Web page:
2. The Board's order shows that it laid great emphasis on the fact that it was the assessee's drivers that drove out the vehicles outside the borders of the State, that the vehicles were also insured in the name of the assessee and thus the right of disposal of the vehicles vested in the assessee upto the time of the delivery to the buyers. On these facts the Board came to the conclusion that the property in the vehicles passed to the buyers at the time of the delivery to the out of State buyers.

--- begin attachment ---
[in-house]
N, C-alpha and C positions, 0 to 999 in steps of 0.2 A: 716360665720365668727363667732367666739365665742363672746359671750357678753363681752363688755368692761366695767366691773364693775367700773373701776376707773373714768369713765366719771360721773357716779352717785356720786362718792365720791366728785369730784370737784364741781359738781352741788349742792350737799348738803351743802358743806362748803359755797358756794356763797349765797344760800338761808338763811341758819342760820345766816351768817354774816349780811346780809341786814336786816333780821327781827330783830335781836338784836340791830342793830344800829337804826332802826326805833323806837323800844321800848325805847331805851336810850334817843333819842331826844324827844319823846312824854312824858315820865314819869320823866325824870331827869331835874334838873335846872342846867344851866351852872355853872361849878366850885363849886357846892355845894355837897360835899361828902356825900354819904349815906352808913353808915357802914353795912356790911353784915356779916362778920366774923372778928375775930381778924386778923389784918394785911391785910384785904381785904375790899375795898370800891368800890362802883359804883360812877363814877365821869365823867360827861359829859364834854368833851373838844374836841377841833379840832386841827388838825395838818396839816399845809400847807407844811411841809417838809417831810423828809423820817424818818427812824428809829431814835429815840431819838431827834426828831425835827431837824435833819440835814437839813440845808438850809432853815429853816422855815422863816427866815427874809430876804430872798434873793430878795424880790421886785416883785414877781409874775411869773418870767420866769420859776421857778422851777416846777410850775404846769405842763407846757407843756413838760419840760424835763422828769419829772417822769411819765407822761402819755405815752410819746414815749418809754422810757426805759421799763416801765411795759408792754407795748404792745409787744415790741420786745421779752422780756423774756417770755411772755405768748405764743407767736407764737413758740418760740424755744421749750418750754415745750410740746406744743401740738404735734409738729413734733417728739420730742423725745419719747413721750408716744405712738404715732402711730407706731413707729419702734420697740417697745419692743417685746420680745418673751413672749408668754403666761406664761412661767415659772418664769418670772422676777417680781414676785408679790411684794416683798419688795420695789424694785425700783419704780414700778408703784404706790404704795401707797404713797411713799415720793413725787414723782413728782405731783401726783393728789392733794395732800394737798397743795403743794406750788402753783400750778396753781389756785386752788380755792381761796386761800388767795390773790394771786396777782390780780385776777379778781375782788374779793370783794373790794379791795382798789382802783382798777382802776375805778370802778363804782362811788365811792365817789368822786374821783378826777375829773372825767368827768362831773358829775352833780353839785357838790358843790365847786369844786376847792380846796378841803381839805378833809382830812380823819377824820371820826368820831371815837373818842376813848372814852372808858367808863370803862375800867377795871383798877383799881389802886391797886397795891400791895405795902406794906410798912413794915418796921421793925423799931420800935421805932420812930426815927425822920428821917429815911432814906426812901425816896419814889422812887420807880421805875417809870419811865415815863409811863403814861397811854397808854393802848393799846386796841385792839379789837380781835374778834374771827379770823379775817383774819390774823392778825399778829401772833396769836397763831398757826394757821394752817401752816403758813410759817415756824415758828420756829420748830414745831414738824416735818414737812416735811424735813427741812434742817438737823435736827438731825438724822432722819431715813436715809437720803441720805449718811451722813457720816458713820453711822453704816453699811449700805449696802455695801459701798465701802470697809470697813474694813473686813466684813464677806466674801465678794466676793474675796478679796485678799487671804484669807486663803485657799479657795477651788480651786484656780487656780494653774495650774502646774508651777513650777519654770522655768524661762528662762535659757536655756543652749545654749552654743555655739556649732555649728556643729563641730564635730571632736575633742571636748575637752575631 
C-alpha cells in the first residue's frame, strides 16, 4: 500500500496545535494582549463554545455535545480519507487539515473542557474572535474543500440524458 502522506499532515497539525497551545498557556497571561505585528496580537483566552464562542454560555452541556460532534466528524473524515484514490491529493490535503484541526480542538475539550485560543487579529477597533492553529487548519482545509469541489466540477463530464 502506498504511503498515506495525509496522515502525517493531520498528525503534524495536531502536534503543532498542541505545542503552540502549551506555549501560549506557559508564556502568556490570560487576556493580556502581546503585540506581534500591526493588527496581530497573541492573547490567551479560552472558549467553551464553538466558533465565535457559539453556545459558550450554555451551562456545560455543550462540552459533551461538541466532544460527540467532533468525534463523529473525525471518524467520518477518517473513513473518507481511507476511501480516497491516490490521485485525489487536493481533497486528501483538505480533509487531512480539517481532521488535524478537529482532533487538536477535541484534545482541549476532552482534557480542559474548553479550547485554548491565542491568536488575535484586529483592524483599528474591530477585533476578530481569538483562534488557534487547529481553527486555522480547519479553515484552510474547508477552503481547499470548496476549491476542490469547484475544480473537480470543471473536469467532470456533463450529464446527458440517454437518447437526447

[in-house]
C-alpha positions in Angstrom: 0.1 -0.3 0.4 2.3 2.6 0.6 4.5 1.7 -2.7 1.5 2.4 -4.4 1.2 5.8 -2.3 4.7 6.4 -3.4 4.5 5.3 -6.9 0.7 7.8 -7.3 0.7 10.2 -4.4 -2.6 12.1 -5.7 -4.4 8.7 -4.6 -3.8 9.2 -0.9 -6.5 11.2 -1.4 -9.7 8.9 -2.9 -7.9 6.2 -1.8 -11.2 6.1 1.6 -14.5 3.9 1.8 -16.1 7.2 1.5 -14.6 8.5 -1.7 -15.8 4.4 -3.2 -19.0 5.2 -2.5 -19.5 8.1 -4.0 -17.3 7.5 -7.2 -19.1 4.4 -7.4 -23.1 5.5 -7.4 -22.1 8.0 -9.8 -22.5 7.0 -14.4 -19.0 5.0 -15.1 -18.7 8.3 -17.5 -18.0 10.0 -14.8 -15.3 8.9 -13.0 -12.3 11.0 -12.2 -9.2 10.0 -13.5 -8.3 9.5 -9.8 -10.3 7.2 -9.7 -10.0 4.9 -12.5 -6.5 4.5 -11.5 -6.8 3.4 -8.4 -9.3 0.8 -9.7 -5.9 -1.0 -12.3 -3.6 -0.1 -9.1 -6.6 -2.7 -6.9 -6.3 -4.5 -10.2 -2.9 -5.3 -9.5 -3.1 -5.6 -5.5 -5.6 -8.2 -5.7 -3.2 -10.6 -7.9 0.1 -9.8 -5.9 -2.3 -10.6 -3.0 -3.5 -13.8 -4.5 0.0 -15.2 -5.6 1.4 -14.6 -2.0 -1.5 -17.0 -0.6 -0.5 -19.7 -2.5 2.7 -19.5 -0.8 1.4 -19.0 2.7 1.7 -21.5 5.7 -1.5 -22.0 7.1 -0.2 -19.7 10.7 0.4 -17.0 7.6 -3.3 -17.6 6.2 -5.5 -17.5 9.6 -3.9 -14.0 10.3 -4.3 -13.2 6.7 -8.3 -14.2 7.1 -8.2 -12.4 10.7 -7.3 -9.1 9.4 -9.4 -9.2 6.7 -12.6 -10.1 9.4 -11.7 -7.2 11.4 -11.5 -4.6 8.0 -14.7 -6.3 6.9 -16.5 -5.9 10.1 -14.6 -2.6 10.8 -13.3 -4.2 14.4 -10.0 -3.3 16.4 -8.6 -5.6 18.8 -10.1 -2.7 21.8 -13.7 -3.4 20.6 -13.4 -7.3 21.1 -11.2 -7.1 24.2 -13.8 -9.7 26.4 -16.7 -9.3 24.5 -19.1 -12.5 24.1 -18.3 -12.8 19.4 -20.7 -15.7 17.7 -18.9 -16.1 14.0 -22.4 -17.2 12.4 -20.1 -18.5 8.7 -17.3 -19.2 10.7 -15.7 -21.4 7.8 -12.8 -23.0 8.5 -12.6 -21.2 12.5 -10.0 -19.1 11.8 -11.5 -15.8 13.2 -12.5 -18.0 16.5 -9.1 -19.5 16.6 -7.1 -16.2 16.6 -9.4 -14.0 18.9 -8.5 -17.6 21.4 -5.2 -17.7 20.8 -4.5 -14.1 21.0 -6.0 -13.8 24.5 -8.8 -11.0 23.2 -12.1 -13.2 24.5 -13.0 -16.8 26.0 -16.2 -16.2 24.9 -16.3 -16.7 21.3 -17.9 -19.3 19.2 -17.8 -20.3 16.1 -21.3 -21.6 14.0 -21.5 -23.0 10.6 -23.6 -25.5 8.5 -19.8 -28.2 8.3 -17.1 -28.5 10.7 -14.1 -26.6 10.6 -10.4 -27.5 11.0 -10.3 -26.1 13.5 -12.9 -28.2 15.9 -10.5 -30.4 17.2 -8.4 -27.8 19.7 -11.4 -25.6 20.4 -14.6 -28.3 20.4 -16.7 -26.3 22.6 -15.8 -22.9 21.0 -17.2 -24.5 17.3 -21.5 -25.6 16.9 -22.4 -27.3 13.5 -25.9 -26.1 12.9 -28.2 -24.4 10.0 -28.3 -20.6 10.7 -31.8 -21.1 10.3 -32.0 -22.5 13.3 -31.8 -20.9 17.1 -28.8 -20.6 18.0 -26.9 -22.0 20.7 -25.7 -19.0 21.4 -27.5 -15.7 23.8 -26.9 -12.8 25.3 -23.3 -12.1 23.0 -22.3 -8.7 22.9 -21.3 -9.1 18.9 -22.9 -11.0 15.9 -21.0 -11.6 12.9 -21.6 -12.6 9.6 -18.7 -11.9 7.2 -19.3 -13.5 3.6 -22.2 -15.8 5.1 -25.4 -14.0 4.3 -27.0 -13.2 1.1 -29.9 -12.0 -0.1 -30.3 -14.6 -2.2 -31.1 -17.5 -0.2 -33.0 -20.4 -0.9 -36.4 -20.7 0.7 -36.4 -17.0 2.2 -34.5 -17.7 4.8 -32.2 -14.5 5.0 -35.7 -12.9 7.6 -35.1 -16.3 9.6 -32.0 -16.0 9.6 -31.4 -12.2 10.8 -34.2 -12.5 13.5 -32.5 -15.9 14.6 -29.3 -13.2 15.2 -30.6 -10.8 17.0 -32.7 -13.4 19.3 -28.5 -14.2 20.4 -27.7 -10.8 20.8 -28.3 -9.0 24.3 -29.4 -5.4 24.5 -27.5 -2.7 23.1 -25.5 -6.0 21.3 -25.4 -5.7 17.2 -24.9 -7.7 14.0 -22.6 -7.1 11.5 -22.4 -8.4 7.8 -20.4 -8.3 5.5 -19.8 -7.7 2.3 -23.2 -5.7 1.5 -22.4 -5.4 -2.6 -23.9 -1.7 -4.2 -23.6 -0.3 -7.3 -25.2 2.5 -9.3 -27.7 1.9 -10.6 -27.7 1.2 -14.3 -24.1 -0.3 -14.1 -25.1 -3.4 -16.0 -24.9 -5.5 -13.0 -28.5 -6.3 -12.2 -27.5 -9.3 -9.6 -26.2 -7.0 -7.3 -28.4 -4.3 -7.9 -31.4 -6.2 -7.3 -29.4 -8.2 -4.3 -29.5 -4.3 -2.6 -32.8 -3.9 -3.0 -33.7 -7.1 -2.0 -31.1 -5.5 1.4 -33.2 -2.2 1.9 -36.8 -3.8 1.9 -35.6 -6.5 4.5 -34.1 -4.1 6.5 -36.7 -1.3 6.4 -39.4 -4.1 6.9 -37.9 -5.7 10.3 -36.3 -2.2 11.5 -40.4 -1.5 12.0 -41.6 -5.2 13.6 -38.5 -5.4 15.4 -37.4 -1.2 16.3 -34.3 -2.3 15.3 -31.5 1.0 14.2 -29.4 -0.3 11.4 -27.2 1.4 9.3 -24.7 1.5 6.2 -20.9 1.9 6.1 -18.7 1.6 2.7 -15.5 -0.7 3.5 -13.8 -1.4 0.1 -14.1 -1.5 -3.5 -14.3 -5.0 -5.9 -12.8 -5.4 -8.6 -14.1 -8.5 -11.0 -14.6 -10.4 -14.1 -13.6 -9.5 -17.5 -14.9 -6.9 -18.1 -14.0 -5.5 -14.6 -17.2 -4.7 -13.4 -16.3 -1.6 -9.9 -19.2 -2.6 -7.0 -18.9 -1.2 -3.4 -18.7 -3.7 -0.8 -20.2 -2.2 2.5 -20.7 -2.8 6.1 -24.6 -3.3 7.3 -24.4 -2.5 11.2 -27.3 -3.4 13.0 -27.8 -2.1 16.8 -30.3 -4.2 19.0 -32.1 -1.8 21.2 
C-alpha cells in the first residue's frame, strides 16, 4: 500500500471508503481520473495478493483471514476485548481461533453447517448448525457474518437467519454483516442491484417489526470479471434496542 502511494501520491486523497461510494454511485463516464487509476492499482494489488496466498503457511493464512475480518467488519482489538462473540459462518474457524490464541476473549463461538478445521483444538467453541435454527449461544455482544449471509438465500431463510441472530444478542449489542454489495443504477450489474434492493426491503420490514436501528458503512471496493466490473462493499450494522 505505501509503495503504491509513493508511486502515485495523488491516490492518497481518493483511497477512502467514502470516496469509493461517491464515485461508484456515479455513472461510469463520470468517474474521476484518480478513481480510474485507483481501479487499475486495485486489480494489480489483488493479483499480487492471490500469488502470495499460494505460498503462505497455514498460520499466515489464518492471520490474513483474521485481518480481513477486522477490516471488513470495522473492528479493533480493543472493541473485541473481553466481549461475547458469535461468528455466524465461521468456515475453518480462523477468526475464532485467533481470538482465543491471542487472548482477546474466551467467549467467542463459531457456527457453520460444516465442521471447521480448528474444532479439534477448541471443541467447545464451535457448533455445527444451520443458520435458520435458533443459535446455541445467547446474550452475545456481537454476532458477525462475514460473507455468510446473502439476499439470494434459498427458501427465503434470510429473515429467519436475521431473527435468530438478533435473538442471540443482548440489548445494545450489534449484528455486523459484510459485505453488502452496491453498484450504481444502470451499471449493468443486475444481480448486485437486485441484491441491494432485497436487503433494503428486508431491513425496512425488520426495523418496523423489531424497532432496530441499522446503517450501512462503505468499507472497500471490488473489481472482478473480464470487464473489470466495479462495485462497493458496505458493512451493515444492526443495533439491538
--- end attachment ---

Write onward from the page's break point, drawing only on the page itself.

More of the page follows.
3. We have examined one of the bills prepared by Ashok Leyland Ltd. which is the assessee. This invoice bears Number VL. 163/57 dated 29th June, 1957, and is addressed to the G.M. Delhi Road Transport Authority, Scindia House, New Delhi. The chassis number, the engine number, the particulars of the front and rear tyres, the quantities of the vehicles covered by the invoice and other particulars as to the make and quality etc., of the vehicles are given. The unit price and the total value of the vehicles is set out and 90 per cent of the total value is indicated. We find from the invoice that it refers to the order of the Delhi Road Transport Authority No. G.M. 505 of 30th July, 1956, and agreement concluded by the assessee on 10th August, 1956. It does not appear that the order and the agreement in this and similar documents in other cases have been produced by the assessee or examined by the Board of Revenue in deciding this case. It is not clear to us what the 90 per cent of the value mentioned in the notice represents; whether it is to be collected to the credit of the assessee on delivery of the vehicles out of the State or it merely represents a book entry in other circumstances. When a sale is complete will depend on a number of facts, including the nature of the goods, whether unascertained or future goods, and the terms relating to appropriation, or the manner of delivery. The Board has merely relied on the facts we mentioned, namely, the assessee's own drivers driving out the vehicles whose insurance also happened to be in the assessee's name. That by itself may not be conclusive, and a satisfactory decision cannot be arrived at as to when the inter-State sale was completed merely on those facts.